The fire! The fun! The passion! The sparks! They are all gone!
The couple has grown apart and each just wants out…those three words “I love you” are now “I divorce you!”
Many individuals pack up and move on without thinking of divorce. However, leaving things up in the air has consequences.
- Consider our previous blog “Multiple Partners + No Will = Mess”: Your former partner can be entitled to a share in your estate.
- If you have a Will, divorce revokes a gift or any power of appointment to the former partner unless there is a clear contrary intention. Nevertheless, you should have your Will examined or consider a new Will.
- Not formally finalising the relationship may affect moving on with future relationships i.e. remarrying when you decide to.
- It may be difficult to locate your former partner later on to serve them with the proper documents in order to formally finalise the relationship.
DIY Divorce and relevant law
There are some couples that amicably separate and complete DIY Divorce. However, there are some key points to note from the relevant law [Family Law Act 1975 (Cth)] when applying for DIY Divorce:
- Applications for marriages of less than 2 years will require a signed certificate from a family counsellor, family consultant or qualified individual/organisation stating that the parties to the marriage have considered reconciliation.
- There must be an irretrievable breakdown of marriage whereby the parties have lived separately and apart for a continuous period of not less than 12 months prior to making the application.
- If the parties have attempted “to kiss and make up” (not just physically) on one occasion, for a period of less than 3 months, in that 12 month period, but still would like to divorce, then that period of reconciliation is not included in the 12 month period and the previous separation period can count towards the 12 month period. So, the clock does not start again!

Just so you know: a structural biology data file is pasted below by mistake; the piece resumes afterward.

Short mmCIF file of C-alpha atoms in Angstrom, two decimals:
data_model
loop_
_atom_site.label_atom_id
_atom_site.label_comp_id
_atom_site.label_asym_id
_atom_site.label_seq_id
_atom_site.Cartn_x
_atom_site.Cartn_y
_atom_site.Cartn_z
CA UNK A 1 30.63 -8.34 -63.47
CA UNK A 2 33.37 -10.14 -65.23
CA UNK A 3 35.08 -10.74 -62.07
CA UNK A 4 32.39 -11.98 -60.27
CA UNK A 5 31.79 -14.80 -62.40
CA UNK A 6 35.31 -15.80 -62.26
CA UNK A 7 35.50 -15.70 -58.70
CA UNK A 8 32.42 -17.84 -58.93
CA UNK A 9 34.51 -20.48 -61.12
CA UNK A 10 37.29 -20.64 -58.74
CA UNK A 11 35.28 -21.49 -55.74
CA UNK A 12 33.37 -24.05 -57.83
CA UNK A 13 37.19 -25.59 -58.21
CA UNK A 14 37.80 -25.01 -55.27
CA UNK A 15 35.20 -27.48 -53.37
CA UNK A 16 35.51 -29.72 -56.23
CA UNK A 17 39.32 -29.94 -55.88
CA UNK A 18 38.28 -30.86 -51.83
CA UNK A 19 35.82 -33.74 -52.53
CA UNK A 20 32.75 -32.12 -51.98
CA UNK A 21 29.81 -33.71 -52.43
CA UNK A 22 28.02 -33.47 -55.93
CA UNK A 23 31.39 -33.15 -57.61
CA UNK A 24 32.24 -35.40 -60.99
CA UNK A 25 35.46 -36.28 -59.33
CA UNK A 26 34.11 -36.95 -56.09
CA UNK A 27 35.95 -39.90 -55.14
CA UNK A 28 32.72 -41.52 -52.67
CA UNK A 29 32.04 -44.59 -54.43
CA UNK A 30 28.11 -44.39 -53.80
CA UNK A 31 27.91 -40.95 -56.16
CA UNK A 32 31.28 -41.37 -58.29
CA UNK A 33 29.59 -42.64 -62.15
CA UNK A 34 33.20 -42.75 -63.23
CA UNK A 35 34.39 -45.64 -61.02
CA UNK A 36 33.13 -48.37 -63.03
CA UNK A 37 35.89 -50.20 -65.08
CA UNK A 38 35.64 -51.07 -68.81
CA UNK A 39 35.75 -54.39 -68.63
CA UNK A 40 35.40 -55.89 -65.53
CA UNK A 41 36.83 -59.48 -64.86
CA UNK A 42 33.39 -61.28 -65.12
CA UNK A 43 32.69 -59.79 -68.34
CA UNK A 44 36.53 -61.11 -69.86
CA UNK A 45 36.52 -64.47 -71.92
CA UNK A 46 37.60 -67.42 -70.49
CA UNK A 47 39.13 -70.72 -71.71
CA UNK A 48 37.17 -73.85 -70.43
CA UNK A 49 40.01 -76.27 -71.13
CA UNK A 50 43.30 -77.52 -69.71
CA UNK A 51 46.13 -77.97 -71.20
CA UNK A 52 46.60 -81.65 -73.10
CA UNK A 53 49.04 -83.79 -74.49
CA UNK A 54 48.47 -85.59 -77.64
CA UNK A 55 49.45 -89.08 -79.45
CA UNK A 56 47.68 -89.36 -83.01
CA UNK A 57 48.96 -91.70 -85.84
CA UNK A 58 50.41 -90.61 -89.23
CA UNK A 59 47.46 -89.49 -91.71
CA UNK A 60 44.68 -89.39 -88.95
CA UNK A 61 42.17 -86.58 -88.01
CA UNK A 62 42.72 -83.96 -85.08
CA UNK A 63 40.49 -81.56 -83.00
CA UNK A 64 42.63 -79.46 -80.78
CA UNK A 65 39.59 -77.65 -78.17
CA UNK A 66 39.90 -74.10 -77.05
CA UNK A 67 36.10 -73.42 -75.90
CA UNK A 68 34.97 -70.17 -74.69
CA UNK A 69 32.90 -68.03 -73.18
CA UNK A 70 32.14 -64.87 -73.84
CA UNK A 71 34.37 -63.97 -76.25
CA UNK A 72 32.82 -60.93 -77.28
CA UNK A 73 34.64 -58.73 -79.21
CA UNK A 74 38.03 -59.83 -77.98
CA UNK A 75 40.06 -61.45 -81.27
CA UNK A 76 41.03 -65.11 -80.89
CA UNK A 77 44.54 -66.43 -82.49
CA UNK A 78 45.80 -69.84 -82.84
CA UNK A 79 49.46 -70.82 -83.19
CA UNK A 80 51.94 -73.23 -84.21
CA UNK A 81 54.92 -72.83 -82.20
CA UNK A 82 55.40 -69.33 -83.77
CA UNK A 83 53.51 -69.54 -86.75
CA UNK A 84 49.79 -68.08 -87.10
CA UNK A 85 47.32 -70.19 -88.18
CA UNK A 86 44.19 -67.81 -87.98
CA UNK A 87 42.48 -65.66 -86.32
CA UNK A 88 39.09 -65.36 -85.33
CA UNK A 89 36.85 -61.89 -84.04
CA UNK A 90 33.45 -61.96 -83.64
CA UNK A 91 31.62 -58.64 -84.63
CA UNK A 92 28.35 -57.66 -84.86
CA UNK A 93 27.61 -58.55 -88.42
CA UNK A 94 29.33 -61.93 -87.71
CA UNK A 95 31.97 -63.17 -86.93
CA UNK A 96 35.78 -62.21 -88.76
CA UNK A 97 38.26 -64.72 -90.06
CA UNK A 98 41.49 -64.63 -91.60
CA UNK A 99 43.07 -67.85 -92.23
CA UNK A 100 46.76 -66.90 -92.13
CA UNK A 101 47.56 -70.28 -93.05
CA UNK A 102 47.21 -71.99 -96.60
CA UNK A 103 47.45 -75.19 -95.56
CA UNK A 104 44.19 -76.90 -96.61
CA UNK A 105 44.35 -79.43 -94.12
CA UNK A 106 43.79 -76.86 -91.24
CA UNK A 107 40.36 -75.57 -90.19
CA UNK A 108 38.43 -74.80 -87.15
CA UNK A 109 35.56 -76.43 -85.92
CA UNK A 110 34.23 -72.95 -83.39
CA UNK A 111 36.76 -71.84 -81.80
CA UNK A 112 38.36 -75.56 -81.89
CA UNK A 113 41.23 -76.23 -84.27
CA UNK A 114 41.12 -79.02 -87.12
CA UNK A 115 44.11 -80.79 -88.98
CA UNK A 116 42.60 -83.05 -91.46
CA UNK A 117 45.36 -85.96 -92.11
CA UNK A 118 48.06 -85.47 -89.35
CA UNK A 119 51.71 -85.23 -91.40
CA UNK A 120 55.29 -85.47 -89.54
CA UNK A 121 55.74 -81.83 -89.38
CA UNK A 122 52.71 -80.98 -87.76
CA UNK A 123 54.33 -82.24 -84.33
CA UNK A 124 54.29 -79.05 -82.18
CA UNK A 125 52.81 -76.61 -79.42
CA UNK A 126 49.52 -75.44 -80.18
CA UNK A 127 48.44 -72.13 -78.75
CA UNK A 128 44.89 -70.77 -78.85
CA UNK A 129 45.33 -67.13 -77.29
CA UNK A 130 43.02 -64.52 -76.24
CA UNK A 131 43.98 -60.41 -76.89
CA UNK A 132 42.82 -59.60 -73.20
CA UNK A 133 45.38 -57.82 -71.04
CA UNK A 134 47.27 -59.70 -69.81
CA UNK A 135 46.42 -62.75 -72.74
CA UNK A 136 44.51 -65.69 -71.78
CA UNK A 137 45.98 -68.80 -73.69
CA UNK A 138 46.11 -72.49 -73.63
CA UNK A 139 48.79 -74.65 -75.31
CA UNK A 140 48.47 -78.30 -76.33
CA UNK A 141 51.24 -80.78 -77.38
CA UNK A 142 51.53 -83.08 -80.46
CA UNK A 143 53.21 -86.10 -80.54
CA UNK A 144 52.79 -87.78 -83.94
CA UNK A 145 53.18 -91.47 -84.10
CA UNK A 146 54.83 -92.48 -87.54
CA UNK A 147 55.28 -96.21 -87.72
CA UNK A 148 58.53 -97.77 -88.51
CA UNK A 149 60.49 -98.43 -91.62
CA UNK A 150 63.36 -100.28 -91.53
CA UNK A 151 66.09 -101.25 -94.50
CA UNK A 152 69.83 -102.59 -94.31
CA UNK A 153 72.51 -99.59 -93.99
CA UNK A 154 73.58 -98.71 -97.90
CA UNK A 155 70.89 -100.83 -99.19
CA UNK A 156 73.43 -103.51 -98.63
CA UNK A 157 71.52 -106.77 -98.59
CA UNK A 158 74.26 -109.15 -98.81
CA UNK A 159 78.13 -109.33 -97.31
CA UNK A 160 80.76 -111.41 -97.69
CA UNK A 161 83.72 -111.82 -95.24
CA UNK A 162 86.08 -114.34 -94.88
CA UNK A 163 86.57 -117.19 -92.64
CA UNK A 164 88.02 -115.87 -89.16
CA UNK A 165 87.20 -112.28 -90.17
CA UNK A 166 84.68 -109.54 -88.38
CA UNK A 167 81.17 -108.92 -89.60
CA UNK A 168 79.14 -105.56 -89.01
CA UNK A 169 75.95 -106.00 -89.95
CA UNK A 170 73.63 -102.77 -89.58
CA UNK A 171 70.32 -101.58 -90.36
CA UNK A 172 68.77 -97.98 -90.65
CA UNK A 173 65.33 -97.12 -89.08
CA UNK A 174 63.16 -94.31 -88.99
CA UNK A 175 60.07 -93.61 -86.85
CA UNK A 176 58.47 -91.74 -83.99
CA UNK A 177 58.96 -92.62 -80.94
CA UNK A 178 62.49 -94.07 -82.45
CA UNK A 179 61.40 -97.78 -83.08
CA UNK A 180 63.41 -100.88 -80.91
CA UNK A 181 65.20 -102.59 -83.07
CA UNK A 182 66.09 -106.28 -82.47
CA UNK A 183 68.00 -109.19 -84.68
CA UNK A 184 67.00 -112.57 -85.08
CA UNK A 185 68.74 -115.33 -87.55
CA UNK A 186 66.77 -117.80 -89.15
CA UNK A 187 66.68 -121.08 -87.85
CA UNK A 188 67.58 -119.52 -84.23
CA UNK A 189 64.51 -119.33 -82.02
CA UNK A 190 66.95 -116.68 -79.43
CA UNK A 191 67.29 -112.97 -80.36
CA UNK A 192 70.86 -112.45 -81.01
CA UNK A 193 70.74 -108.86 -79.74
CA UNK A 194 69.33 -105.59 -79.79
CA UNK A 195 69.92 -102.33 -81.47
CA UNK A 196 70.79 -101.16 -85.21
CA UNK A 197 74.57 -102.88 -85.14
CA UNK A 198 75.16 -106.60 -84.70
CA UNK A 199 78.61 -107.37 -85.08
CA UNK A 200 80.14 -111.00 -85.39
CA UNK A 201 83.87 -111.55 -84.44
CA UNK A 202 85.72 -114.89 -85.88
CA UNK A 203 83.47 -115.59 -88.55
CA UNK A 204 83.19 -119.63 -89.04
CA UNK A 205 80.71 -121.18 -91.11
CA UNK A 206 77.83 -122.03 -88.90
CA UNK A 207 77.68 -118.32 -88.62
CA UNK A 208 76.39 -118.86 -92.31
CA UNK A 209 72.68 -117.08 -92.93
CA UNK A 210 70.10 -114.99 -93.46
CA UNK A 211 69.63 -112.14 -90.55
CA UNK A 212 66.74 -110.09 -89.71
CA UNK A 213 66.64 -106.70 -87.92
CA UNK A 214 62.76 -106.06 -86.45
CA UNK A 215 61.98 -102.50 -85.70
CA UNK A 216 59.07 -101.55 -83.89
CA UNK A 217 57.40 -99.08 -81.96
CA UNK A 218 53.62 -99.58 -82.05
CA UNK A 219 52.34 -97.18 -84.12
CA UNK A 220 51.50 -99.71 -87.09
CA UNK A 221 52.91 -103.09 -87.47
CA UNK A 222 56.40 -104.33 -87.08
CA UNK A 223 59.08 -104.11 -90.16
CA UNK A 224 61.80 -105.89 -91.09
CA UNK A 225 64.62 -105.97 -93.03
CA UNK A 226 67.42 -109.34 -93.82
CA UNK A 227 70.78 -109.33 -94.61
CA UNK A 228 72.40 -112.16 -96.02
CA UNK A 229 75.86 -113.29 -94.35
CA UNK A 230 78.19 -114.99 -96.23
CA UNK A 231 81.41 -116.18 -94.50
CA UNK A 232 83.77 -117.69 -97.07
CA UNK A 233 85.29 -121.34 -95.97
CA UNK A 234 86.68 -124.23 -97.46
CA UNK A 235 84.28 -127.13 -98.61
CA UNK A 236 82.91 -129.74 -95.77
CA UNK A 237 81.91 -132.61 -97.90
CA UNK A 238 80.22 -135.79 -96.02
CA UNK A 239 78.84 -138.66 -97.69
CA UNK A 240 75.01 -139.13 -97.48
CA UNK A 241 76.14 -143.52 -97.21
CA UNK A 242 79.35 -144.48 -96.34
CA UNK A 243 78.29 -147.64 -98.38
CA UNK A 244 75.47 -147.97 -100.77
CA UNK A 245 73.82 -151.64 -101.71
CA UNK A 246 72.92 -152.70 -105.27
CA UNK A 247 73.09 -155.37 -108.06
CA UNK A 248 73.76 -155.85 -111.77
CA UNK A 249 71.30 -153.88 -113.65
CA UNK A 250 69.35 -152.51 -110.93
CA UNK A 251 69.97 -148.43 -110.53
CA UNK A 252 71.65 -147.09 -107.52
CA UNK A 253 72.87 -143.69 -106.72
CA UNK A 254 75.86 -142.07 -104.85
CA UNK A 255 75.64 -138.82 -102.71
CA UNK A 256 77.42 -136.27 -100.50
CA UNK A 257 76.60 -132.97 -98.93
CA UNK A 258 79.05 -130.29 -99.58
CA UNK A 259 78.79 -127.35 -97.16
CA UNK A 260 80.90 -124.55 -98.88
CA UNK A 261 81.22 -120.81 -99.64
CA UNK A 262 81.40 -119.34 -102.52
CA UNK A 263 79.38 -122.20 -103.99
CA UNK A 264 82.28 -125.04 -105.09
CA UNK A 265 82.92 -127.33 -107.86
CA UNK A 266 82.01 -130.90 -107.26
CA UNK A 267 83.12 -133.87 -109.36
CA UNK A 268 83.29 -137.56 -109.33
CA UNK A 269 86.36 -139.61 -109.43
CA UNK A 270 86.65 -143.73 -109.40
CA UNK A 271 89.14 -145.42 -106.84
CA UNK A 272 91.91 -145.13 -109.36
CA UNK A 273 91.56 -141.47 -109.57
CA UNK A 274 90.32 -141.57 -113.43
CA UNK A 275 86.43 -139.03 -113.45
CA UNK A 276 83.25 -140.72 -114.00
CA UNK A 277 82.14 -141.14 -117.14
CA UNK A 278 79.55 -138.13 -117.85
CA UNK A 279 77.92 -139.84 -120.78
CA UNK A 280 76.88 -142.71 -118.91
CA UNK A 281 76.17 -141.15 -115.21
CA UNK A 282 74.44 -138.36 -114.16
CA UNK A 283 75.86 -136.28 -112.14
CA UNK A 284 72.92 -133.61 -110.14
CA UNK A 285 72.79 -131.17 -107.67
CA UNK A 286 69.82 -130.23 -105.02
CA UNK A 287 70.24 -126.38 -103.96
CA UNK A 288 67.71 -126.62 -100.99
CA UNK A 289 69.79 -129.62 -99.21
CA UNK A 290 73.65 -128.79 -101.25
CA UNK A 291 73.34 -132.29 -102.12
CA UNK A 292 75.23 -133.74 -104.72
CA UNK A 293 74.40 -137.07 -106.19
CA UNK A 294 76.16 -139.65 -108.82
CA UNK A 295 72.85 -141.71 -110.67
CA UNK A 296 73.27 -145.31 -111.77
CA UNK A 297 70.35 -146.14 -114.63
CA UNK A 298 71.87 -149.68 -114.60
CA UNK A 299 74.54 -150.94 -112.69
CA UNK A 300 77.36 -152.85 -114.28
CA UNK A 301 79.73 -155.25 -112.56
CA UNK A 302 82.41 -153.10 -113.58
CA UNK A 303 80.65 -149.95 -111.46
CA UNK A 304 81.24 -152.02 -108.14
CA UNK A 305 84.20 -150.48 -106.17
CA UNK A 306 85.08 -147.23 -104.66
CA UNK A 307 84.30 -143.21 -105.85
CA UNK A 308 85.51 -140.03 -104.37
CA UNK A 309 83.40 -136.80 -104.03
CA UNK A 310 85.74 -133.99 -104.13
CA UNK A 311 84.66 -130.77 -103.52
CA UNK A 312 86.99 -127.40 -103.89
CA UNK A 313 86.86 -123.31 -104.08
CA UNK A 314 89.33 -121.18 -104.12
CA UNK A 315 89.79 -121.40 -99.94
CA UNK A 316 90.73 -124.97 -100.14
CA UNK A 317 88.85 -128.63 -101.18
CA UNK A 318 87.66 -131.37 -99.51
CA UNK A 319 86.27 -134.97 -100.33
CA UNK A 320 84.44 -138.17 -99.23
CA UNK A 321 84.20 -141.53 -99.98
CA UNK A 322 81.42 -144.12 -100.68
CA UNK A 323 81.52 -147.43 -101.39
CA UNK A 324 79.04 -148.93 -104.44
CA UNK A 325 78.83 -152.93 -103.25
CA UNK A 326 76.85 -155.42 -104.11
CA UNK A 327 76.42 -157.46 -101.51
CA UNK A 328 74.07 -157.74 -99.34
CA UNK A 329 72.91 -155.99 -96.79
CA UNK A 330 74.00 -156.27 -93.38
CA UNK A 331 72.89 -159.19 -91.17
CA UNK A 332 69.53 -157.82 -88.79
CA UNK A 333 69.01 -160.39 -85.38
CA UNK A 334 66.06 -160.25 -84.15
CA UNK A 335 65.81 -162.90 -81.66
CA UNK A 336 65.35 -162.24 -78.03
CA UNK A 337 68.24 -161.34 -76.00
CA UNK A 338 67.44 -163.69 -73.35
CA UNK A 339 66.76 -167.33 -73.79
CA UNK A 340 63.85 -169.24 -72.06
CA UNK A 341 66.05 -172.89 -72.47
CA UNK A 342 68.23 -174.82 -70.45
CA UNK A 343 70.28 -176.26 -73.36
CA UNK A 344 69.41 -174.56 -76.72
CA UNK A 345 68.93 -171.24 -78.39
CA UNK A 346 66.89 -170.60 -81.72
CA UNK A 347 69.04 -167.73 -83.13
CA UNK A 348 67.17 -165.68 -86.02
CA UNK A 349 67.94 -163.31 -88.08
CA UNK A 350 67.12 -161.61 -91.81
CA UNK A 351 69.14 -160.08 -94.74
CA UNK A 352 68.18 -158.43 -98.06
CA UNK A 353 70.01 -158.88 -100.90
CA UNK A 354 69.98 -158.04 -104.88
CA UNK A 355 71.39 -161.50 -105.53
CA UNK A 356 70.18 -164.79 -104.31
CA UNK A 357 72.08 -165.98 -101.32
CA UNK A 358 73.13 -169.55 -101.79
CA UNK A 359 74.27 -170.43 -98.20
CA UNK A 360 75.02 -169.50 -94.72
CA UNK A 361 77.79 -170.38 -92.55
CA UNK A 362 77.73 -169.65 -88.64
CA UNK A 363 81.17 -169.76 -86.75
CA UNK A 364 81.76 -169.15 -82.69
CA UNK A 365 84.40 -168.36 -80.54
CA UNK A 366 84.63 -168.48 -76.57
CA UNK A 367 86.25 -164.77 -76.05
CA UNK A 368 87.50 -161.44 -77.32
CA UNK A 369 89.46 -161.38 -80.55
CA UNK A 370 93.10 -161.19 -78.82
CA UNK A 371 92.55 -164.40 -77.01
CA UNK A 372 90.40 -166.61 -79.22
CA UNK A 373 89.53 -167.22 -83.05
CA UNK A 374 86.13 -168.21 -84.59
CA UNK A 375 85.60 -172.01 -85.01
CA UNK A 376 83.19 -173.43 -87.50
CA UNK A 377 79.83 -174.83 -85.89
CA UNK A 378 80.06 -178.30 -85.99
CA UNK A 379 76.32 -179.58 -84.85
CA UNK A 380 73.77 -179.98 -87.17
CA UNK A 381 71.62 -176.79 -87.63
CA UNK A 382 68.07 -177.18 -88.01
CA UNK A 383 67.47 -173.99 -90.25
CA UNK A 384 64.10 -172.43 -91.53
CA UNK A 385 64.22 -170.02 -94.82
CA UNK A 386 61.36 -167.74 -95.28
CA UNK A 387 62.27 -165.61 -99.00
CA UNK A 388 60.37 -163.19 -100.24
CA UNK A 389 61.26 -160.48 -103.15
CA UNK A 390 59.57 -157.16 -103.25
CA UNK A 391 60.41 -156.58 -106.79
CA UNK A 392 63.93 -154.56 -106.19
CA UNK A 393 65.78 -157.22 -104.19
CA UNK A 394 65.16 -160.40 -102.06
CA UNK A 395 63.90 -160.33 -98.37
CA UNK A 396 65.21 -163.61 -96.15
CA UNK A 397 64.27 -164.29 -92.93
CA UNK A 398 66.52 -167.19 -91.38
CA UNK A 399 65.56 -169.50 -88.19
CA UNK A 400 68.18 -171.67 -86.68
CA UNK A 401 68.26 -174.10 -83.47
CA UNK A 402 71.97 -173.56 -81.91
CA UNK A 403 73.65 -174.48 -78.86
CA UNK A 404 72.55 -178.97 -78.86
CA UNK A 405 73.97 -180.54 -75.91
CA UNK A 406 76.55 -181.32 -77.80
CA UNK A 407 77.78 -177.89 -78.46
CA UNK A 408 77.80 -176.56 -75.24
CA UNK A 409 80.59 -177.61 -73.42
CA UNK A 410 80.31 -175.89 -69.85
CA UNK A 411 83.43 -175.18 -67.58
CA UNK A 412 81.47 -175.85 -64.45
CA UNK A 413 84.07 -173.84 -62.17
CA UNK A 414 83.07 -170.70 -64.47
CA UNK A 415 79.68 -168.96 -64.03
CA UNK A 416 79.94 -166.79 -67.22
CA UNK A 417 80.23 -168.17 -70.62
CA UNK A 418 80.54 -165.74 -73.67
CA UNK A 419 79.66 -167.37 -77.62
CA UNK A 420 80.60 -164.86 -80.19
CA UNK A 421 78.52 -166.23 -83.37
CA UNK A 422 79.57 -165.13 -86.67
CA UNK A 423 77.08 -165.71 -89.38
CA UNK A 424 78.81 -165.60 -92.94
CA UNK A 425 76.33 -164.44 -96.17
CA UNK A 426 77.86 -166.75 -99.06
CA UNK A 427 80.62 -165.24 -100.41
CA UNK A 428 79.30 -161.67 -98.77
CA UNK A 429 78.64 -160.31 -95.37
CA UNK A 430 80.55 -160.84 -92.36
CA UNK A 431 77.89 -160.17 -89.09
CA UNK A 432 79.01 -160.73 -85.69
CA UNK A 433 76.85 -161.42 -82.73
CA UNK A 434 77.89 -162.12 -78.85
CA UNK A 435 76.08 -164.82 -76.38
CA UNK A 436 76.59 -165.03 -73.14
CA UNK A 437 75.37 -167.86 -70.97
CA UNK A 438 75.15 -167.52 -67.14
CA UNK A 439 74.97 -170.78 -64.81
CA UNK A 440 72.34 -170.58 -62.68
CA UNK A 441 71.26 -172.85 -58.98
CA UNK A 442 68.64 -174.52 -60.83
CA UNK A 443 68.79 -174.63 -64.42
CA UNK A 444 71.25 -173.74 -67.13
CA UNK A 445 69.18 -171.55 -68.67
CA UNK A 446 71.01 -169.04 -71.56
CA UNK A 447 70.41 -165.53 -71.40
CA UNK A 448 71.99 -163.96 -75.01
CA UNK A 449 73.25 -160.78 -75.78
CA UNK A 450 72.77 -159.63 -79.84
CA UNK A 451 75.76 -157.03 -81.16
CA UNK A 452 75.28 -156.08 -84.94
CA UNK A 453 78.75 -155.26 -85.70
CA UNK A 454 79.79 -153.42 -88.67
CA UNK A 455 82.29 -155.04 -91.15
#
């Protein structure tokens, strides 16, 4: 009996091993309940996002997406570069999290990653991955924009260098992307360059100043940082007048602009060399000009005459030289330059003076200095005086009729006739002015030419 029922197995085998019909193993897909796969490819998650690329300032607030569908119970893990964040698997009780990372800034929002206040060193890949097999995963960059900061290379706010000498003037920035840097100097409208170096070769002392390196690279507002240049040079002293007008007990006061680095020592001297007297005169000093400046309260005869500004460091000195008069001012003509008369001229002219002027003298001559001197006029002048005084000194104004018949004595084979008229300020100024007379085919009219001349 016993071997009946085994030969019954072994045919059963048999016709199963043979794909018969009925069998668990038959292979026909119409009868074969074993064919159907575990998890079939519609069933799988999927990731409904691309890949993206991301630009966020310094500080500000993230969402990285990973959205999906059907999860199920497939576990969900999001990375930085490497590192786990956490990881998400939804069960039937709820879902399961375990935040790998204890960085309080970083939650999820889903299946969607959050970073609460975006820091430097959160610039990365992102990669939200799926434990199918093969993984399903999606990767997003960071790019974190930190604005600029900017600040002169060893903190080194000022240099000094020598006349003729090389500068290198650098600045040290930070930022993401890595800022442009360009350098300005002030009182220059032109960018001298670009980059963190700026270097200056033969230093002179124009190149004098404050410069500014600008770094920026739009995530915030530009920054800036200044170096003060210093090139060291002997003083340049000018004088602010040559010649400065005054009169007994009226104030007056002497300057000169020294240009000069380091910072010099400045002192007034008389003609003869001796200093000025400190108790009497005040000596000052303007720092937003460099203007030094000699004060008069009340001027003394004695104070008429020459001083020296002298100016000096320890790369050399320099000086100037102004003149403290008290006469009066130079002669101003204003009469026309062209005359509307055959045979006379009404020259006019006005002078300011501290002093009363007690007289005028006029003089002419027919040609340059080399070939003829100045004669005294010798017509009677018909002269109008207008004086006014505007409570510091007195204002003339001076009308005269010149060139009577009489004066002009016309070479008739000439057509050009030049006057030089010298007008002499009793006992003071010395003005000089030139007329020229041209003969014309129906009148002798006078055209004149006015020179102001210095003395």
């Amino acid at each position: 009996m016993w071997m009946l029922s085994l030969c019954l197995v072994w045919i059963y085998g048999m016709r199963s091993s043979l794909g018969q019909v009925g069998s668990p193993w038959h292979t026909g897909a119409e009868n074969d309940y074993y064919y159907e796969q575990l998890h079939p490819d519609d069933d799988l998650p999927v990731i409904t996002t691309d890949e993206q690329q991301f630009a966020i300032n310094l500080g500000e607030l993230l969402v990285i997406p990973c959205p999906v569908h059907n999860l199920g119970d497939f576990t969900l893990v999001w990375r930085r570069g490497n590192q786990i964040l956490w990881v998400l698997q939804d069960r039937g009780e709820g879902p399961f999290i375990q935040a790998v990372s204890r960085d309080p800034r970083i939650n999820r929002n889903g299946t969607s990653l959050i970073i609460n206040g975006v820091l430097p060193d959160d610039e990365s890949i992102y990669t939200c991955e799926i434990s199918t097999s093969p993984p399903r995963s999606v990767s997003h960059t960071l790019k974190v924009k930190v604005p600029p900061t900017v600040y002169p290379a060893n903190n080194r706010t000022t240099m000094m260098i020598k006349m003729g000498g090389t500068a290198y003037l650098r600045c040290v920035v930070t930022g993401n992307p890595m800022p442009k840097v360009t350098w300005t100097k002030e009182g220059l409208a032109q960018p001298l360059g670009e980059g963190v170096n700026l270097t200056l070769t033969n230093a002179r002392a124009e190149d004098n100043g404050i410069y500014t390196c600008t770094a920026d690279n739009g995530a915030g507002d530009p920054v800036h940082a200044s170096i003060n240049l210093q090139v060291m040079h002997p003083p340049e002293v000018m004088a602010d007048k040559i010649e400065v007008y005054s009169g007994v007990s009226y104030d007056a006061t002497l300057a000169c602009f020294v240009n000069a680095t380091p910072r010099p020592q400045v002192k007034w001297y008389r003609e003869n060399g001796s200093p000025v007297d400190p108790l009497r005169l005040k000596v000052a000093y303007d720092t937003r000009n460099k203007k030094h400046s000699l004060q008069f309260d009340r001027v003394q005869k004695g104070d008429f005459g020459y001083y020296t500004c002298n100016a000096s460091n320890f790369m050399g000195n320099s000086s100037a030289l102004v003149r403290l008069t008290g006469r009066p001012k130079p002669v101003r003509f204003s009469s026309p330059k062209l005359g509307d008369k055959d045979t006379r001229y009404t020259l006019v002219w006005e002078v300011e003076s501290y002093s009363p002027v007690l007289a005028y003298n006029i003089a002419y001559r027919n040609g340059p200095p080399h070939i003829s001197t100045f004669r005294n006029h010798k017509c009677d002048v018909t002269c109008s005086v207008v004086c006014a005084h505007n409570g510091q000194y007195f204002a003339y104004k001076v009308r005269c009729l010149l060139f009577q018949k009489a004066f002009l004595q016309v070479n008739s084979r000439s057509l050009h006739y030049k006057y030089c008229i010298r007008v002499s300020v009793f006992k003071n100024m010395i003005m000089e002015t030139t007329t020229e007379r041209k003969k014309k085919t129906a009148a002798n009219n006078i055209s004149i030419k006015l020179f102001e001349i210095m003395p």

- There is a period of 1 month and 1 day after the divorce order is made at the hearing for it to take effect. This allows parties to appeal. There is no remarrying permitted during this time period!
- Property and maintenance – see below for key point.
When legal assistance should be sought
It is recommended that legal assistance be sought for any divorce to ensure that the correct steps are followed and any issues can be resolved quickly. However, the following scenarios outline situations where legal assistance may be necessary:
- Wilma would like to divorce Fred but cannot psychologically deal with all the paperwork nor face Fred.
- Wilma and Fred cannot locate their marriage certificate or the marriage certificate has incorrect information. An affidavit will be required in this situation.
- One party would like to respond to the other party’s application.
- Wilma and Fred have been separated for the period of 12 months but have been living under the same roof. Wilma will need to provide an affidavit of the living arrangements before and after separation. Witness affidavits may also be required in this situation.
- Wilma and Fred have a child, Pebbles. They will need to satisfy the court that formal arrangements have been made for the care, welfare and development of the child before the grant of divorce.
- Wilma cannot locate Fred to serve him with the proper documents in order to divorce.
- Wilma and Barney would like to remarry ASAP and not wait 1 month and 1 day for the divorce order to take effect.
- Fred has decided to appeal the divorce order.
Key point, whether amicable or not, there is a time limit of 12 months after the divorce order has taken effect to commence applications for property and maintenance. Alternatively, leave of the court will be required or consent by the parties.
Thus, once separated (married or de facto), you should consider entering into a Property Settlement Agreement to finalise the relationship because that winning lottery ticket around the corner or that pool of money you may receive may have to be shared with your ex-partner!
Next blog to come is a surprise!
Clue you ask? Well then……. a major issue that arises between prospective clients and lawyers!
Disclaimer: Please note our blog is for general information only and accuracy of information is not guaranteed. It is not offered as and does not constitute specific legal advice or opinion for you to act or rely on. You should seek legal advice in your state before acting on relying on this information.